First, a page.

It’s a good idea to check your oil about every time you fill up the fuel tank. But what do you do with that information? What does dirty oil on the dipstick look like, and when is it time for an oil change?
You can’t always tell how old your oil is just by looking at it. Here are some signs that your oil still has some life left in it, and when you need to change it.
How Should Oil Look on a Dipstick?
Engine oil on a dipstick should be light to medium brown in appearance with no visible contaminants. Hold the dipstick up to the light and you should be able to see through the oil, at least a little bit.
How Does Engine Oil Get Dirty?
As you drive your car, the oil in your engine is exposed to oxygen during combustion. This exposure to oxygen is called oxidation, and it’s the same process that forms rust on metal over time.
Oxidation is the primary cause of engine oil breakdown. When engine oil oxidizes, it increases in viscosity (gets thicker). Debris and engine sludge are more likely to form in small passages as time goes on. The extreme heat created by the combustion process accelerates oxidation.
Additionally, the engine oil and filter pick up any dirt or debris that makes its way past the engine air filter. The oil filter provides a second line of defense for this debris to keep contaminants out of the combustion chamber.
Carbon from the combustion process also makes its way into the oil. This carbon is what turns the oil black very quickly after changing the oil.
Clean vs Dirty Engine Oil
The following image illustrates the difference between brand new oil and oil that has 10,000 miles on it.
What Does Clean Oil Look Like?
Fresh oil is amber in color, almost like honey or a very light maple syrup. As you drive, hydrocarbons in your engine are picked up by the oil, which turns the oil a light brown color. This process can easily happen in less than 100 miles.
Obviously your fresh oil is good for much longer than 100 miles. If you can still see clearly through the oil, even if the oil is brown, this is a good sign that the oil is fairly fresh.
Synthetic oils can go much further than conventional oils before the next oil change. This is because the components in synthetic oils are manufactured to be approximately the same size, and break down much more slowly than conventional oil. Synthetic oils are manufactured in a lap, and conventional oils are derived from crude oil.
What Does Dirty Oil Look Like?
Dirty engine oil is typically opaque and very dark brown or nearly black. You can’t see through dirty oil much, if at all. If the oil is very dirty, you may notice small particles or debris in the oil on the dipstick.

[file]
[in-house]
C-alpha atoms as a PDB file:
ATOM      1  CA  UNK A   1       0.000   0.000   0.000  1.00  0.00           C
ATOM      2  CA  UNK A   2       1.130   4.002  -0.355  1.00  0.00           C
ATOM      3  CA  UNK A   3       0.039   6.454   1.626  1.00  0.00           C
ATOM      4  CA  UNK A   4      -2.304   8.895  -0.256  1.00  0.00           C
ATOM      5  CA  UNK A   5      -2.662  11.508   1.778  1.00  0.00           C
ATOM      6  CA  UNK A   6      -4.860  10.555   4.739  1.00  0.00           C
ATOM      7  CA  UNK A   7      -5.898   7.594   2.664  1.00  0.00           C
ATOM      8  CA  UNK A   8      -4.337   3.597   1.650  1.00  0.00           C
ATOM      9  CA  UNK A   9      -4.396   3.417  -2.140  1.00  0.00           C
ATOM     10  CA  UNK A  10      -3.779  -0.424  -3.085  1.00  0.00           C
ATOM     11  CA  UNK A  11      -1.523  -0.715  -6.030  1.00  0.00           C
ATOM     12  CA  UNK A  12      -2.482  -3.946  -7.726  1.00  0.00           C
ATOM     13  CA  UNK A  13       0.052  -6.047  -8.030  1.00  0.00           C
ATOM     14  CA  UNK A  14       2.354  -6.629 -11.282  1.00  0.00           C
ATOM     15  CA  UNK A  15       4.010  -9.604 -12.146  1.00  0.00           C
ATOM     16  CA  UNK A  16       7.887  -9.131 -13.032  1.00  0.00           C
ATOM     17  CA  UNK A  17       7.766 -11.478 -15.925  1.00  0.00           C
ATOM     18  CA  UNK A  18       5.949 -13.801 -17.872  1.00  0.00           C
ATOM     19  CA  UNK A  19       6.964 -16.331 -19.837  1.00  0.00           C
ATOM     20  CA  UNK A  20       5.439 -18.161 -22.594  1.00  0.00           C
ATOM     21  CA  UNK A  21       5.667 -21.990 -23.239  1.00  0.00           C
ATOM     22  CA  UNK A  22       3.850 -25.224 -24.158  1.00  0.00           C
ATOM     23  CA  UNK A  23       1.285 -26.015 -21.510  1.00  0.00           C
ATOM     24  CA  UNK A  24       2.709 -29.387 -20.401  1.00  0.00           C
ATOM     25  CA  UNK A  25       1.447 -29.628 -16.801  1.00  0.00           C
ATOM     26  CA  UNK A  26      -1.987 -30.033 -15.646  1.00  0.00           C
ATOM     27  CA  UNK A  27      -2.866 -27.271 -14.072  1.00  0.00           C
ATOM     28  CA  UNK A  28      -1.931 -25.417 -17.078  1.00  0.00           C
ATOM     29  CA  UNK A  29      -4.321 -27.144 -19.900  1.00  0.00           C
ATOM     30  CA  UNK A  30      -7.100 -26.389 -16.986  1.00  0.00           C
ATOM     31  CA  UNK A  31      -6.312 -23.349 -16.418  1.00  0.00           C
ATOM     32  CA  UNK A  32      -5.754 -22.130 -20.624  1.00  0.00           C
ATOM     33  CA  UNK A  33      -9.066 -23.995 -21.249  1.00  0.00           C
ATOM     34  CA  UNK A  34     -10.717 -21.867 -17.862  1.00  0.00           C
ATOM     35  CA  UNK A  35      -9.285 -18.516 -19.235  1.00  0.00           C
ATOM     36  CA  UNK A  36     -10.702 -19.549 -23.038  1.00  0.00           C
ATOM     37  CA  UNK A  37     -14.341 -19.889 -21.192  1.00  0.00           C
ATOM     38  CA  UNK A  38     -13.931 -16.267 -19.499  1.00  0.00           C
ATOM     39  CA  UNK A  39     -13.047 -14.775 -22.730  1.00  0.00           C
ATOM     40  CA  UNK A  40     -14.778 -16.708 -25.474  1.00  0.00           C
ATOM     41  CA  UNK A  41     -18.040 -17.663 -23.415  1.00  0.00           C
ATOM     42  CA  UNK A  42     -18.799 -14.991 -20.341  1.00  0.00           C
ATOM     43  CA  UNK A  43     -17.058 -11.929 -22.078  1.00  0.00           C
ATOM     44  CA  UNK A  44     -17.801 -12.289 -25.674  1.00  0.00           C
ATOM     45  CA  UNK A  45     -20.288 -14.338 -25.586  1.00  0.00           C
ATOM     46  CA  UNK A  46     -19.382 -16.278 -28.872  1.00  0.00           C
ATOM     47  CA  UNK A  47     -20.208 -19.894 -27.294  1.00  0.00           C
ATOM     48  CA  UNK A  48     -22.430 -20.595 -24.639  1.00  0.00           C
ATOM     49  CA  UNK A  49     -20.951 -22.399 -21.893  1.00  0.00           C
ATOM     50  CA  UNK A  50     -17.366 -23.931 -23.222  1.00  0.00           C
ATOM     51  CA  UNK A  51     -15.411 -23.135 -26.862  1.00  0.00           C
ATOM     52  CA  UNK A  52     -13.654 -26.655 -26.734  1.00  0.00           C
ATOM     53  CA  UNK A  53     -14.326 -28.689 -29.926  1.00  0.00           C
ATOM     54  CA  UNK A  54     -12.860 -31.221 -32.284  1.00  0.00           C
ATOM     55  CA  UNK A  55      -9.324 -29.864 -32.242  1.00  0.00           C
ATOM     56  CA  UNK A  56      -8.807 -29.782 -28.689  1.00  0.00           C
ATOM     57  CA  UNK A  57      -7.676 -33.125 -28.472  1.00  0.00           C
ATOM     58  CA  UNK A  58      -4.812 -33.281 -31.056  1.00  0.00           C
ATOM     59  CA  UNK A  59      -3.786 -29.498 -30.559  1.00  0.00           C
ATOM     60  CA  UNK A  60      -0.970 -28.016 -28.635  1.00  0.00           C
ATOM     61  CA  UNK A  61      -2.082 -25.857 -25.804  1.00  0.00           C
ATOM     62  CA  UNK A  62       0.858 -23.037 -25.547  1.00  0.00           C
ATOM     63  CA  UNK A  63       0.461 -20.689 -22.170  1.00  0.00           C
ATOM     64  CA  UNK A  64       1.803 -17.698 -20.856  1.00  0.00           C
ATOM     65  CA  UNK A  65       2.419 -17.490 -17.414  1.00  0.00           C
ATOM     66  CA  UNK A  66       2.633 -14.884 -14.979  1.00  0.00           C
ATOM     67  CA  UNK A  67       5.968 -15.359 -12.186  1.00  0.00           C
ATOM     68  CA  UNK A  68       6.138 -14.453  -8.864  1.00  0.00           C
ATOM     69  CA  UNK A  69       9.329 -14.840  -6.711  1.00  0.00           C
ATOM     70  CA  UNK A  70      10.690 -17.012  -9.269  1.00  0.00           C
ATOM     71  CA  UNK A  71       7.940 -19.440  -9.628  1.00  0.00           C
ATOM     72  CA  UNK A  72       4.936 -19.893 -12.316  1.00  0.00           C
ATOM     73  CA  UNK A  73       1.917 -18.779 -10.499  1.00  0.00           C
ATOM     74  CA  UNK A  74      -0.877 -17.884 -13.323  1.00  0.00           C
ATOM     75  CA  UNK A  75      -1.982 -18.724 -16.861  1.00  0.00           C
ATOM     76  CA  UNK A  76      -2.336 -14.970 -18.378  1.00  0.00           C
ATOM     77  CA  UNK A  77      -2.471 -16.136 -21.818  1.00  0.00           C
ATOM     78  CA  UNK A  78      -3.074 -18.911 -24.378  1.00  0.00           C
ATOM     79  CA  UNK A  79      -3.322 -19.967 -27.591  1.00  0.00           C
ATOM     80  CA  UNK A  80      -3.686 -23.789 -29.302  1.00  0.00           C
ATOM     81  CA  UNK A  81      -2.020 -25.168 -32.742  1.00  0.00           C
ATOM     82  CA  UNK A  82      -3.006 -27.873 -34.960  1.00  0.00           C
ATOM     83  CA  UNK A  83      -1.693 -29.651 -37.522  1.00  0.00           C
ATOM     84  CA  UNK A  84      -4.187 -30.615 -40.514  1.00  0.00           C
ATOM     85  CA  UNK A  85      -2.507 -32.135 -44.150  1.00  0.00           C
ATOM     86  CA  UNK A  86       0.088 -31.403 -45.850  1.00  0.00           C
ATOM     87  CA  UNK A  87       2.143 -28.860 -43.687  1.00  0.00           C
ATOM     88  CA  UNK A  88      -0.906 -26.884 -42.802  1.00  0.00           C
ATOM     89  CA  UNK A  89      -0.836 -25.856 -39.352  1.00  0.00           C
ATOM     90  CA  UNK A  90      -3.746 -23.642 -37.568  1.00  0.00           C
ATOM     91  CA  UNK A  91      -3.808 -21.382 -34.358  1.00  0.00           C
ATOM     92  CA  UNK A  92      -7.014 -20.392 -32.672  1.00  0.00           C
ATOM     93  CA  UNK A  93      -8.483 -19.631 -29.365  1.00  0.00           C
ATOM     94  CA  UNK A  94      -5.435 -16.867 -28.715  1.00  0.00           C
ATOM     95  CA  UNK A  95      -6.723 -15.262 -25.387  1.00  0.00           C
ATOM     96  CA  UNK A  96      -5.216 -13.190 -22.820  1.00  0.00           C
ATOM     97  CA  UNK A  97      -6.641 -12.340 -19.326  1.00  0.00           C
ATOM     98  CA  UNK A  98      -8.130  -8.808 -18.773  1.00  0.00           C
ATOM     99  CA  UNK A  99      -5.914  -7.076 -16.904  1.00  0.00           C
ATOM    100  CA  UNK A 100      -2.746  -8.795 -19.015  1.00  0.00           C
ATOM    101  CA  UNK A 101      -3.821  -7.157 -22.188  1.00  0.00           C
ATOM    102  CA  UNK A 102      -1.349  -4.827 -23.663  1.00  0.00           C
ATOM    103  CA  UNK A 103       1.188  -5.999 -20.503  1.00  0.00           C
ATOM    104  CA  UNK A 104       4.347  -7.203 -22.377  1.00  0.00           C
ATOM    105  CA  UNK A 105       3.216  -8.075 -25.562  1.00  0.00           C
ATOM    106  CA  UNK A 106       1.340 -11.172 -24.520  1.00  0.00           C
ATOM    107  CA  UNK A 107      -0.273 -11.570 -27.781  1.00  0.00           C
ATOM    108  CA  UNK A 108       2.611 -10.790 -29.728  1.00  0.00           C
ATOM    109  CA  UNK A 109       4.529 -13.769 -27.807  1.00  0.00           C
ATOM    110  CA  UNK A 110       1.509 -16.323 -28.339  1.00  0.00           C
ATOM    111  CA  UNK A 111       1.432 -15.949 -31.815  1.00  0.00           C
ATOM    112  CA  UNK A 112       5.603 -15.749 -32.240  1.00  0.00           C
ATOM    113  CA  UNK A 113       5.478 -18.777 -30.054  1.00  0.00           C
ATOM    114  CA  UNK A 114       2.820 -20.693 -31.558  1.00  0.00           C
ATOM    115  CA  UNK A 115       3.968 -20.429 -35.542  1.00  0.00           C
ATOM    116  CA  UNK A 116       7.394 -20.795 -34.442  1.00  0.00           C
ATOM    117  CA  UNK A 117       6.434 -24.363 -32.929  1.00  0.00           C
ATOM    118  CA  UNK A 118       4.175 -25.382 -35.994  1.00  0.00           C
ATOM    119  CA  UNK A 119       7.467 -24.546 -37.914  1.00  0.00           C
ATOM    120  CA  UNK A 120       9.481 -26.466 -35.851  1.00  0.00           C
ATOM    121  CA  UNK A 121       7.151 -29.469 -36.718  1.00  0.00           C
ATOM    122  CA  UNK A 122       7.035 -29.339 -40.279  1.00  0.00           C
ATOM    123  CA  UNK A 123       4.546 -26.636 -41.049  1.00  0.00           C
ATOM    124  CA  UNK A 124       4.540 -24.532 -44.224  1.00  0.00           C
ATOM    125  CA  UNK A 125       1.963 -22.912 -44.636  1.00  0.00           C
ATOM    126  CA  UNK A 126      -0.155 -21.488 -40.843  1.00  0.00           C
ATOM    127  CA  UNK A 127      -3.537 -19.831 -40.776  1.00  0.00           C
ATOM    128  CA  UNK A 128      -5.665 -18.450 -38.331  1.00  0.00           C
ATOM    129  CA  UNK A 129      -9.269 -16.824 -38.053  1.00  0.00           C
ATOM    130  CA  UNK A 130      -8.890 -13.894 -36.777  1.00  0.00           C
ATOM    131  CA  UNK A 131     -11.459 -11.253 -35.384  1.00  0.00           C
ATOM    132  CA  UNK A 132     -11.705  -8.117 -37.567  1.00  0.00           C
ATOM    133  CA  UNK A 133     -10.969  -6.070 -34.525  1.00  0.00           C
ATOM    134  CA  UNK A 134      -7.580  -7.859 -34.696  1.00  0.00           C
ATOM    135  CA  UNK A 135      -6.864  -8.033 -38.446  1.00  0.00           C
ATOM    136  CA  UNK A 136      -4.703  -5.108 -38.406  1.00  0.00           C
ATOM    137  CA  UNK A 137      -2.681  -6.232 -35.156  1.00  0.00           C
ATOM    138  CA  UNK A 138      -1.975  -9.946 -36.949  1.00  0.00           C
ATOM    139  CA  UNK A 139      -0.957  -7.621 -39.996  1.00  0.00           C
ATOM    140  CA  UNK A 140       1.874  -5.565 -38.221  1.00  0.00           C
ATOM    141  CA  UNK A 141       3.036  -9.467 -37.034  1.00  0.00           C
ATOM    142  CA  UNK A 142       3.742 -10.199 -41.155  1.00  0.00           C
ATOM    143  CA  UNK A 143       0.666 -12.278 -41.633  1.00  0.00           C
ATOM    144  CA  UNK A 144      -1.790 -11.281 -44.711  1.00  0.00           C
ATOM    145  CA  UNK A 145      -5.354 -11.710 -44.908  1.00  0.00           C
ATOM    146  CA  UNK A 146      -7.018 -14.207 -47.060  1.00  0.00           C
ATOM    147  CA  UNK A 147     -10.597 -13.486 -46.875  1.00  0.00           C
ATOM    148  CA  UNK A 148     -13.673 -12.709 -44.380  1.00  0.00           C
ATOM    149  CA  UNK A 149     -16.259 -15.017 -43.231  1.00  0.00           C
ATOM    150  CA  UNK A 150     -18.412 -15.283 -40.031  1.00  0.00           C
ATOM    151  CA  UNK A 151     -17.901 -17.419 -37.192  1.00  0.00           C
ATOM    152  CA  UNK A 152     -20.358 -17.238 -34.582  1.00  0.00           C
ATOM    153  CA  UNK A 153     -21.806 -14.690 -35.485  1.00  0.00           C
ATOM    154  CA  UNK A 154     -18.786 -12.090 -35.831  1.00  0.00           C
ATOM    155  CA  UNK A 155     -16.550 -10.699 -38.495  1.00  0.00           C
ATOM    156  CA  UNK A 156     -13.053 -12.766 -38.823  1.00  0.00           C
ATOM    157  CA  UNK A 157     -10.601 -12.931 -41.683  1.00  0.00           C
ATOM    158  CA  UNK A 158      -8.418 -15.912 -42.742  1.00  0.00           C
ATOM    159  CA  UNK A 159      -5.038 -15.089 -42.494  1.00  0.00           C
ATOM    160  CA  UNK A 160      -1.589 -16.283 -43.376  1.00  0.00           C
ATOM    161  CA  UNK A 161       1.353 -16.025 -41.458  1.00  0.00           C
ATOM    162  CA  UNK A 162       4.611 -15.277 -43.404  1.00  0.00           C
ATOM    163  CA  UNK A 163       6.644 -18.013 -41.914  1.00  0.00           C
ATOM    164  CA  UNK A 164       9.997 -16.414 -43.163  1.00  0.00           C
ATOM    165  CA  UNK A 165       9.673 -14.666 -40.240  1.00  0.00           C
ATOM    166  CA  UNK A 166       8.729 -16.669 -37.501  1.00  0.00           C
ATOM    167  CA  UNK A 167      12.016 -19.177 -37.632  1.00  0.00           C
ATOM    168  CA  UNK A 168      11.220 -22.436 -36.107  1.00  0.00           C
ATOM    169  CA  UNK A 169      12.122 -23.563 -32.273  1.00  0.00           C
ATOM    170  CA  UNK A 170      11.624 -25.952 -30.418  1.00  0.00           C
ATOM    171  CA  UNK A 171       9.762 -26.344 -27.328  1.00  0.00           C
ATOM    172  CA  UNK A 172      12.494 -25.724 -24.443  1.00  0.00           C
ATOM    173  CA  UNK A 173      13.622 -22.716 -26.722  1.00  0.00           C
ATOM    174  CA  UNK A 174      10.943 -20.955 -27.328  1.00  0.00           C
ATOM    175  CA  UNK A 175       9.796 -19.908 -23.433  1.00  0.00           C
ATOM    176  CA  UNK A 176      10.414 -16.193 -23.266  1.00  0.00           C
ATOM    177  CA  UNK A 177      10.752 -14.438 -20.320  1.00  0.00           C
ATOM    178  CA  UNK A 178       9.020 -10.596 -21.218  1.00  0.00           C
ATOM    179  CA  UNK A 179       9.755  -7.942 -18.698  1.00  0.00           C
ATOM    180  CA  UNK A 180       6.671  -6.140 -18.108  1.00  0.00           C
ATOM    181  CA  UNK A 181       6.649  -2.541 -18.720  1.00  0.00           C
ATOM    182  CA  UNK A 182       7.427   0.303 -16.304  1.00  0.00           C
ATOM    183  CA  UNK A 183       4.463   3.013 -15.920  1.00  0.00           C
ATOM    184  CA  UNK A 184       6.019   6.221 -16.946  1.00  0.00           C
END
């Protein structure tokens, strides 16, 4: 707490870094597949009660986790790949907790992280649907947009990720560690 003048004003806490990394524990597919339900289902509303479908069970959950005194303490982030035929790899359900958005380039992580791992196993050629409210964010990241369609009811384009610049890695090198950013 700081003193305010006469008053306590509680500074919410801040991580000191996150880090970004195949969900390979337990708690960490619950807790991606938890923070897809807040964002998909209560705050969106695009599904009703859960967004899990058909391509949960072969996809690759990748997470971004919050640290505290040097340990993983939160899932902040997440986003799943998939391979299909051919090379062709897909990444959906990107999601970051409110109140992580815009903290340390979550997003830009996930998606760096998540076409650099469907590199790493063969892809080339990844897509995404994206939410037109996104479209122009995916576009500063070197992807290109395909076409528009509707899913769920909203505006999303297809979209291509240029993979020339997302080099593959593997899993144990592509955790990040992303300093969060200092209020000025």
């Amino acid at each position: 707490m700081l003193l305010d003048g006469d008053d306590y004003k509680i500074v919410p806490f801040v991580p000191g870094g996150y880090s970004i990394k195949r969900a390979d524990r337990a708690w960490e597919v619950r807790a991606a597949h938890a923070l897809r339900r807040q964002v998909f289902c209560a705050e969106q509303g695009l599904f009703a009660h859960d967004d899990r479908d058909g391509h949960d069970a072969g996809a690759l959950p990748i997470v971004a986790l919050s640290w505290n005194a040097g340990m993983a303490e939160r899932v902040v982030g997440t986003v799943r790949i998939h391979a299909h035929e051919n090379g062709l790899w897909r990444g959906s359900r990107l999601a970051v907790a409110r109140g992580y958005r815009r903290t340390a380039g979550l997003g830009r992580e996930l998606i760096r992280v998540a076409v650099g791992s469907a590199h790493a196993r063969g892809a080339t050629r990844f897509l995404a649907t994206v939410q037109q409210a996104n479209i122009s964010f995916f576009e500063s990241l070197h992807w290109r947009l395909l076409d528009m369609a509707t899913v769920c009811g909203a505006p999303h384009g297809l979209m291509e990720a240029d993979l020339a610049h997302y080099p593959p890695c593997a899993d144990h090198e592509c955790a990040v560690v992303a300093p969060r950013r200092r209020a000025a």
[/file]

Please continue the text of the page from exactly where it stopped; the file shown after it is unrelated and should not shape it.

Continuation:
If your engine is old or is wearing prematurely, you might notice fine glitter, metal flakes, or rust on the dipstick as well. Metal on the dipstick can be cause for concern. To investigate further, you may want to open up a used engine oil filter or even drop the oil pan.
When Should I Change My Oil?
Your oil change interval will depend on your vehicle’s engine, the type of engine oil you’re using, and how you drive. Check your owner’s manual for a good starting point with your oil change interval.
As a rule of thumb, conventional oil should be changed every 3,000 miles and full synthetic oil should be changed every 6,000 miles.
If you drive the vehicle at high RPM, tow a heavy load, or make frequent stops (like you would in city traffic), you typically want to reduce this interval even further. In most cases, full synthetic oil should be changed every 3,000 miles in these severe driving conditions.
Some full synthetic oils are designed for extended use, and advertise oil change intervals up to 20,000 miles. If you choose to run an extended oil change interval, check with the manufacturer of that specific engine oil and consider performing a series of used oil analyses with the oil that comes out of that engine.
You’ll also want to continue to check your oil about every time you get gas to make sure you don’t have excessive oil consumption.
Analyzing Oil Quality
The best way to tell when you need to change your oil is to pay for a used oil analysis (UOA). There are several companies that will take an oil sample you’ve collected from your engine and break it down into all of its individual components, along with the parts per million (PPM) of each element found in the oil.
Blackstone Laboratories is a popular company that tests oil and fuel for elements in the oil, oil viscosity, insoluble material in the oil, and the oil’s flashpoint. The best way to perform used oil analyses is to send in an oil sample each time you change your oil. This allows the UOA company to build a trend of your engine.
For instance, if the lab sees a sudden increase in copper (an element commonly found in rod bearings), you might need an engine rebuild in the near future. If there is coolant in the oil, you may have a head gasket leak.
What Oil Should I Use?
Which oil you should pick is a matter of great debate. Some people swear by a different viscosity than the one recommended by the manufacturer.
Stick with the manufacturer’s recommended oil viscosity unless you have a really good reason for deviating from their recommendation. Modern engines have tighter clearances and can run 5W-30 or even 0W-20 safely if the engineers designed the engine around that particular specification.
No matter which oil you choose, check the owner’s manual for the API certification. Make sure the oil you pick meets or exceeds those specifications. Diesel oil such as Shell Rotella T6 contains different additives than you would find in engine designed for gasoline engines.
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